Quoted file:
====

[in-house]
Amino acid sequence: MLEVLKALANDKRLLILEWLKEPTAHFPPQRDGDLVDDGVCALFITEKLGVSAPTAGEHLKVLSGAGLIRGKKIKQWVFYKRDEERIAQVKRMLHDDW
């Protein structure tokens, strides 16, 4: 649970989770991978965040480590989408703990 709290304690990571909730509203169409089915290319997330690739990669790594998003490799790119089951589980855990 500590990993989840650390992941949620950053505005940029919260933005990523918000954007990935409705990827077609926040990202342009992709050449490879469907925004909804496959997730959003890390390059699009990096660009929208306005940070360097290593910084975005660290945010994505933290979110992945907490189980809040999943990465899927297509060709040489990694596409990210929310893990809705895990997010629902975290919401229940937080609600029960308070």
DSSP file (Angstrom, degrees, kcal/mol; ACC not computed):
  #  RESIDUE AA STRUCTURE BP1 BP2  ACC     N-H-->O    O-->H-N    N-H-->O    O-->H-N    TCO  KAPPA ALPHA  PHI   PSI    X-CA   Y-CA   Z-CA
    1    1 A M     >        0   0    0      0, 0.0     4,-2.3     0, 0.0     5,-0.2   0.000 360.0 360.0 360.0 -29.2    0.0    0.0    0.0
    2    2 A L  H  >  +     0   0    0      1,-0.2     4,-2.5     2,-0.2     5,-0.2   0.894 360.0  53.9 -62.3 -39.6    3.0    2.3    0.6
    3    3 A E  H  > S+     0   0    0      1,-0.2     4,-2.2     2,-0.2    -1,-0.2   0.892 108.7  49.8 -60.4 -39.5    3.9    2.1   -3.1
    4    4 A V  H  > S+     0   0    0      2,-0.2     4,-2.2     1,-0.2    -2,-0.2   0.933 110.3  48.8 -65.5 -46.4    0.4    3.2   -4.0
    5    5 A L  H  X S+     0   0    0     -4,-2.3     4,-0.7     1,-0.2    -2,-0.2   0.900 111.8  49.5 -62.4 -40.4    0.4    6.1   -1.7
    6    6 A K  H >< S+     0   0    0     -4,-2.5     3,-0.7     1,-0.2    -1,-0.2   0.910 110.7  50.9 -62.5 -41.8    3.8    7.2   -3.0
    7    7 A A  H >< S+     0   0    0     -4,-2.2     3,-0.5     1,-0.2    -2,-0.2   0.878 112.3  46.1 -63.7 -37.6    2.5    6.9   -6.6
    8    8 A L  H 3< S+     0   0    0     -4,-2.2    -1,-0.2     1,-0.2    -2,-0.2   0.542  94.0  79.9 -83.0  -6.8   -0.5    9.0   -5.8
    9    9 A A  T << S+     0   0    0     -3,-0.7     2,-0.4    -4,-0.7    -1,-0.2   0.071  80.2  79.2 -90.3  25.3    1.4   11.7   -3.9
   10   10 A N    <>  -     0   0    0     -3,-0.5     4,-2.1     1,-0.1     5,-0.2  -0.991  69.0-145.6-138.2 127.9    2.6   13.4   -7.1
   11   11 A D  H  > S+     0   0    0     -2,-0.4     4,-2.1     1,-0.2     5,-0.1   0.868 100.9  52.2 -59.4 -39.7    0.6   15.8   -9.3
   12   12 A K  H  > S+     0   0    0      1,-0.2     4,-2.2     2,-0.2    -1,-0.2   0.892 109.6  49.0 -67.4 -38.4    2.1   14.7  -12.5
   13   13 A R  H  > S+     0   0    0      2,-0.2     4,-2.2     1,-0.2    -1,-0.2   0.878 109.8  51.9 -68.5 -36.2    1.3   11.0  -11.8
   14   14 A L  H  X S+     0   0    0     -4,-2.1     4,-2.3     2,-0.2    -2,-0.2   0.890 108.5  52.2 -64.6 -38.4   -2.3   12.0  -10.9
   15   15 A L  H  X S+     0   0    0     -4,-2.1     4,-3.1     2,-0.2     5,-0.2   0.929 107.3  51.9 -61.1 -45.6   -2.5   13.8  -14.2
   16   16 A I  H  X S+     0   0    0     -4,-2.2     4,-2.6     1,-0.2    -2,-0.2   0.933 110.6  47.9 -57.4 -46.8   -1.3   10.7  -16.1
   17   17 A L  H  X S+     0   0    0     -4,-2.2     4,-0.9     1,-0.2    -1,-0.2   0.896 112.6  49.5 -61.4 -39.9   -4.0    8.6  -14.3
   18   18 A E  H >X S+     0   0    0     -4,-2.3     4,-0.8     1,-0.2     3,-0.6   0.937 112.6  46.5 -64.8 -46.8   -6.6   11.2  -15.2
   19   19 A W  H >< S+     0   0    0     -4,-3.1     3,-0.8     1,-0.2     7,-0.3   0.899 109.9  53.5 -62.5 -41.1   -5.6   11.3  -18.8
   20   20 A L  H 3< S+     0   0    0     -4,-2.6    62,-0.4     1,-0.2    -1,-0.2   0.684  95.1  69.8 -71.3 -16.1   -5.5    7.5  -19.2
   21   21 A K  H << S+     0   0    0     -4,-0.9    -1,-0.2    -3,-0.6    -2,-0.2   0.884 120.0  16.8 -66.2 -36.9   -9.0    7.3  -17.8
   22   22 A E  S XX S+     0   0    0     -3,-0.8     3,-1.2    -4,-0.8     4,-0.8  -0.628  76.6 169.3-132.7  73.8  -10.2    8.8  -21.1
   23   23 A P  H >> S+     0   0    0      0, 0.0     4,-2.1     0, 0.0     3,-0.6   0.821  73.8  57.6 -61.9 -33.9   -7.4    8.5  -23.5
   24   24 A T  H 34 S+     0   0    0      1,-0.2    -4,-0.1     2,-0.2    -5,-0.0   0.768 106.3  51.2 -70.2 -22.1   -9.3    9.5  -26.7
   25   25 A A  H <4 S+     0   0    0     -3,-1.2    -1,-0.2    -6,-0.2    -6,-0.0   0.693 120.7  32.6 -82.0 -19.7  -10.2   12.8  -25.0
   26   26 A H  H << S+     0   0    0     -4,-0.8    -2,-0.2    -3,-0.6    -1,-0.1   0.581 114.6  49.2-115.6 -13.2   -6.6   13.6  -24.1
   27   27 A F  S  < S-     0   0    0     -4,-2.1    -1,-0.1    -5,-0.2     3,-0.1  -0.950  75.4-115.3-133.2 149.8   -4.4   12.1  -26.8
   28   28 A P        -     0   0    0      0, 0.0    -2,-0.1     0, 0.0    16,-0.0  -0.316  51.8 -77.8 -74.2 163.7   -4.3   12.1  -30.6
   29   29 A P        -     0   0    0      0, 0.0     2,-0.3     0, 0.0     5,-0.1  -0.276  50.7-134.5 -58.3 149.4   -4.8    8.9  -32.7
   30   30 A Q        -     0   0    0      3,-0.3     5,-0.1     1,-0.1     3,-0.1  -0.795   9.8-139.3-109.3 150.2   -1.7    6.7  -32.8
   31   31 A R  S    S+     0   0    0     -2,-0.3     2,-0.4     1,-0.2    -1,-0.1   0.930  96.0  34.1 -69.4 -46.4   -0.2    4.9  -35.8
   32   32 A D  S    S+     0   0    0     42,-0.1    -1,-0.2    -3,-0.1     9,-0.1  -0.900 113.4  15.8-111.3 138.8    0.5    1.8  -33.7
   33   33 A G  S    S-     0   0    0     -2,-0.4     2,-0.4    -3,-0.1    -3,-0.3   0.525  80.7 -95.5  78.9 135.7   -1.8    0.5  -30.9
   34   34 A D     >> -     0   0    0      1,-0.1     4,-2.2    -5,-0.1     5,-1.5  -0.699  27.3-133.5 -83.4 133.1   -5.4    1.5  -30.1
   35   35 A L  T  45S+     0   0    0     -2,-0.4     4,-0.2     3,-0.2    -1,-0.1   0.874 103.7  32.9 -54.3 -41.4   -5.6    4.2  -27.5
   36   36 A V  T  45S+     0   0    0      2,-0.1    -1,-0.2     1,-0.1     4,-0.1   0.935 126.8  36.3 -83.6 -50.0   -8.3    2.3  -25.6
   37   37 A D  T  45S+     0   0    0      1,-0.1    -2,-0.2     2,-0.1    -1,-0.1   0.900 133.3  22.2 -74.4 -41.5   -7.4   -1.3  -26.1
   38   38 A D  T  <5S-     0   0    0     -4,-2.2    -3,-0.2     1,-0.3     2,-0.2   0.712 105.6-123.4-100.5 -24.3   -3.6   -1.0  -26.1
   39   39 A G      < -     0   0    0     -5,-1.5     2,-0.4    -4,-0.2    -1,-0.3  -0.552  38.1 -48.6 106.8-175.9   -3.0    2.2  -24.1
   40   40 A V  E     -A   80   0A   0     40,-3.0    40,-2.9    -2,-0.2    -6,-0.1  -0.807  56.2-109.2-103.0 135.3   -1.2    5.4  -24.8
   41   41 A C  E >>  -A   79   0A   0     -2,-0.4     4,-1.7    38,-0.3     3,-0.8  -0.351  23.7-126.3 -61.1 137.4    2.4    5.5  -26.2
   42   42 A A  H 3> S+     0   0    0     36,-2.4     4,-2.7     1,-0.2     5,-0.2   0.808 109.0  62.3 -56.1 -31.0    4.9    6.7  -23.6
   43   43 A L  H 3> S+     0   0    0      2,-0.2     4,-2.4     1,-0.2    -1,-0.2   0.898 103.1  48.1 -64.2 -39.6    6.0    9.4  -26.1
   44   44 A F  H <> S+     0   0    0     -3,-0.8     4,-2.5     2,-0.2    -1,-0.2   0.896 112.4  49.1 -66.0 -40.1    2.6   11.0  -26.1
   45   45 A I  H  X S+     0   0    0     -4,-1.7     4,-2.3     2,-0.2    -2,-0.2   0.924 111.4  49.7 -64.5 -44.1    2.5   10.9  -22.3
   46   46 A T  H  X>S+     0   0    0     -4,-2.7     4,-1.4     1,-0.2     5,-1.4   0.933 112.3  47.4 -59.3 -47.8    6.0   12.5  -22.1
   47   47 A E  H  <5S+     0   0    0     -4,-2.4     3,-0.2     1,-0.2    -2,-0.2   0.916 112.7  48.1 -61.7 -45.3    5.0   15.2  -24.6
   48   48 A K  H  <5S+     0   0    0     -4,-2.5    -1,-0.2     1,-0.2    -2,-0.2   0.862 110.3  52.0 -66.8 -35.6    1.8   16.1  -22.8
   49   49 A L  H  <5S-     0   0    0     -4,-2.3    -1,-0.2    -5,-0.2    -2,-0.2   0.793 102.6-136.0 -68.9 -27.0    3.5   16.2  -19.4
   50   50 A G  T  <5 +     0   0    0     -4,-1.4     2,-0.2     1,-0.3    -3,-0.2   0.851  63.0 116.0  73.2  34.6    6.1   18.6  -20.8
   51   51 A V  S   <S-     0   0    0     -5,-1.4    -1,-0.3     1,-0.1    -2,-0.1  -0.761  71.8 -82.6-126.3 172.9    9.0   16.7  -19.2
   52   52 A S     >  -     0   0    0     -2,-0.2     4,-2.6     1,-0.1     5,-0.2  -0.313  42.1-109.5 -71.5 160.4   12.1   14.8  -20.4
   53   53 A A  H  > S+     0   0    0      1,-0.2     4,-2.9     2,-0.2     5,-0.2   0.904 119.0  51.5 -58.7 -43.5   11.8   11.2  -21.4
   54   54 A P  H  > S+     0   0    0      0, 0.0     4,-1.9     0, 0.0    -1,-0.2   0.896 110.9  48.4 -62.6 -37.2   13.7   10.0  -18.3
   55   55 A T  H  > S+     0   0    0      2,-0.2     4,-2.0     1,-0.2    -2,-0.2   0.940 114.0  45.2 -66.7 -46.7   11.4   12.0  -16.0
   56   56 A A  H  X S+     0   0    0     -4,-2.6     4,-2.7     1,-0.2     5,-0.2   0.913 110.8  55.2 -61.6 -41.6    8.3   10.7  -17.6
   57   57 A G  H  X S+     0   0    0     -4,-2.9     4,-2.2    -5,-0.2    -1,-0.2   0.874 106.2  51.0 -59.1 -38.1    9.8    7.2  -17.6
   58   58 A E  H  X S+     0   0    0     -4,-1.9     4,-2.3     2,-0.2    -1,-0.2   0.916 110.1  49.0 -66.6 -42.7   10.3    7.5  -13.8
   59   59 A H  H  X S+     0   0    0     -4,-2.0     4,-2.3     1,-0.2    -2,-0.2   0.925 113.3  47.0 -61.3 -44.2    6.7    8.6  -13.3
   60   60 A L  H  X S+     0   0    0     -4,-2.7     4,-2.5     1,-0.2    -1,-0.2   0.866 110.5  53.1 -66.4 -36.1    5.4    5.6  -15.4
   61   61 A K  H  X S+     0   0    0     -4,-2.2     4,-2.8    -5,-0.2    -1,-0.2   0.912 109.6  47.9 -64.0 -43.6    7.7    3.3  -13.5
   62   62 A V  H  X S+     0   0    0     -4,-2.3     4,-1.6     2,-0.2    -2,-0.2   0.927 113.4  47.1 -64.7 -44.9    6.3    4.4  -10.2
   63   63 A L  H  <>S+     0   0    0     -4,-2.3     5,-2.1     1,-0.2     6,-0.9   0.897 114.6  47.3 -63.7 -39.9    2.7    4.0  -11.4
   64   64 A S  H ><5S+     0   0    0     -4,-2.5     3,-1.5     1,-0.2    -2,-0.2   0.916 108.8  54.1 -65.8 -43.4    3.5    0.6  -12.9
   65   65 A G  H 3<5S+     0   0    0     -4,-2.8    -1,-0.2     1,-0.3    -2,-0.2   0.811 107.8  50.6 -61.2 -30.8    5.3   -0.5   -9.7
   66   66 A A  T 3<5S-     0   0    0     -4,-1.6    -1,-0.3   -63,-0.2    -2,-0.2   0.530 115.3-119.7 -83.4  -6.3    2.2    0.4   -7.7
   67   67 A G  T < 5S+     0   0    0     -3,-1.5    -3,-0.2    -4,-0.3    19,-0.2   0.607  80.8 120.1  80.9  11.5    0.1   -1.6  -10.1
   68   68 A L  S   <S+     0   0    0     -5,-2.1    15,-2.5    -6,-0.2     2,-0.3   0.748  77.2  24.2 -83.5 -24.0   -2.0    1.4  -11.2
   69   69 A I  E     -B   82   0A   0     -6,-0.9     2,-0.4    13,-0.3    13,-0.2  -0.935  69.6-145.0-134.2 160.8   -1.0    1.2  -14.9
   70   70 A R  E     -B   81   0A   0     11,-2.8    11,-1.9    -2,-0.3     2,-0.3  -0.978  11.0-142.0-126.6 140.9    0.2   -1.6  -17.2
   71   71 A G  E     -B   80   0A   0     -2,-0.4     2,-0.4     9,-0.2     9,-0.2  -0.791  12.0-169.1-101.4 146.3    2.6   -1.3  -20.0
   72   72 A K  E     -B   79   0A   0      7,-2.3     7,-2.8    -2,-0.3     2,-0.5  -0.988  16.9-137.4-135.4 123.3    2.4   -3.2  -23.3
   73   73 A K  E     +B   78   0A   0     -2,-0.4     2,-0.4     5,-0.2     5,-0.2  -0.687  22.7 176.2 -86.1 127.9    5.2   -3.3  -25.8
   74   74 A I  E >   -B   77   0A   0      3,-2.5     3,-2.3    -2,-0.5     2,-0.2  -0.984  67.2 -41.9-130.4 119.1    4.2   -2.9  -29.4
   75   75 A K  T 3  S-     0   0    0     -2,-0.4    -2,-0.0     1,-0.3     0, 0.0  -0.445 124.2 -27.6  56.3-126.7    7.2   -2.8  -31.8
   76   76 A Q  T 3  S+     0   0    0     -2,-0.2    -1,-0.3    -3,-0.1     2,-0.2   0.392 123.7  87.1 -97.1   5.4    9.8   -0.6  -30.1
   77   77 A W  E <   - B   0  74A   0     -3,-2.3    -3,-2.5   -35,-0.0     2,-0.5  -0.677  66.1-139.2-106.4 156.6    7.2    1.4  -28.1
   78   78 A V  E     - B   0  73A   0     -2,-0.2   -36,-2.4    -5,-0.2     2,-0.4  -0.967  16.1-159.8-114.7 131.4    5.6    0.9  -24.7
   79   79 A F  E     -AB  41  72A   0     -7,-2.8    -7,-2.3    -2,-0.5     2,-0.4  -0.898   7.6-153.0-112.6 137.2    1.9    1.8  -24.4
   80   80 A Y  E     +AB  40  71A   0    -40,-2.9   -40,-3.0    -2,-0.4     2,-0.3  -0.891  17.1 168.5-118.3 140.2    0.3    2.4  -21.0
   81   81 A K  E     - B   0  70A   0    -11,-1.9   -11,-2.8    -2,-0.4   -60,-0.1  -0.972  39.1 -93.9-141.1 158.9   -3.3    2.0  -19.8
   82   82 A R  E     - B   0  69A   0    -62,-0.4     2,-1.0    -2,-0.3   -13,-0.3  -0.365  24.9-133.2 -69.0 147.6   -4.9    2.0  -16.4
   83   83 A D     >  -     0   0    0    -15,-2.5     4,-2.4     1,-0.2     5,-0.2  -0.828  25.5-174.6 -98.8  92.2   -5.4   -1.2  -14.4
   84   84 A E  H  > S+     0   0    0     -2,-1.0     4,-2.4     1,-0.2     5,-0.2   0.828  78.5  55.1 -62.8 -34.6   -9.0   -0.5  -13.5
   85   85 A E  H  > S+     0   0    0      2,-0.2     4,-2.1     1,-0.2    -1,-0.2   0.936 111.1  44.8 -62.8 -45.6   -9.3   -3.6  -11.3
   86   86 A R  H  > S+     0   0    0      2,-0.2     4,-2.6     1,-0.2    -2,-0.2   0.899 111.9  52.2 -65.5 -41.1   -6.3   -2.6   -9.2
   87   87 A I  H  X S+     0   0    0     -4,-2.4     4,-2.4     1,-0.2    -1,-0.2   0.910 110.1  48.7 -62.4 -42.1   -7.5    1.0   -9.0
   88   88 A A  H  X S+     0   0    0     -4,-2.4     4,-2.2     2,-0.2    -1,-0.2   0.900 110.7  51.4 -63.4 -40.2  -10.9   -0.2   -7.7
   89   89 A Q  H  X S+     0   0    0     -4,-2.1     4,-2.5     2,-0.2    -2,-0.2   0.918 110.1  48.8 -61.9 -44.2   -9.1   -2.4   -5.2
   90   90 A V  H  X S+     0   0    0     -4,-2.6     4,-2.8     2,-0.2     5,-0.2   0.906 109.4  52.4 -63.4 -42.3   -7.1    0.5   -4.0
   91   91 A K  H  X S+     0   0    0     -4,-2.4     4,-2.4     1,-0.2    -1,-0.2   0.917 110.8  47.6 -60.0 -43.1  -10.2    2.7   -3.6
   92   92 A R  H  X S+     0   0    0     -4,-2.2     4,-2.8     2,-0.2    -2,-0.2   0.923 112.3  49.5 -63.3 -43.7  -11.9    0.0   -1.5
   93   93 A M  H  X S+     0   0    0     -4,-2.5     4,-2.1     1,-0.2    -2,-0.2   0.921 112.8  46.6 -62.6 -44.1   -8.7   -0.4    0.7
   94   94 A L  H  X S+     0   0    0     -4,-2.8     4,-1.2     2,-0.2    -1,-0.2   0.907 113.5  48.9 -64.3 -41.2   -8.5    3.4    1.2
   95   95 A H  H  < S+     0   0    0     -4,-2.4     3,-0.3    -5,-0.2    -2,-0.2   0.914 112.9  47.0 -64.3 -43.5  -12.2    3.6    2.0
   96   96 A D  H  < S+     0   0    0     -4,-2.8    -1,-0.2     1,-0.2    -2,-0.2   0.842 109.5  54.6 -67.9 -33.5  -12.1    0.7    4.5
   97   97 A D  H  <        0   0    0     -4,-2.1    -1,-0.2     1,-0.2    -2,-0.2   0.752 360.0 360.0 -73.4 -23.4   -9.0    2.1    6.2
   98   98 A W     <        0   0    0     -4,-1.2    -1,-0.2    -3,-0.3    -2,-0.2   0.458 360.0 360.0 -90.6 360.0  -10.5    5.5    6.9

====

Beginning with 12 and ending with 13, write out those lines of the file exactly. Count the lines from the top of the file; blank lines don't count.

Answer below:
    7    7 A A  H >< S+     0   0    0     -4,-2.2     3,-0.5     1,-0.2    -2,-0.2   0.878 112.3  46.1 -63.7 -37.6    2.5    6.9   -6.6
    8    8 A L  H 3< S+     0   0    0     -4,-2.2    -1,-0.2     1,-0.2    -2,-0.2   0.542  94.0  79.9 -83.0  -6.8   -0.5    9.0   -5.8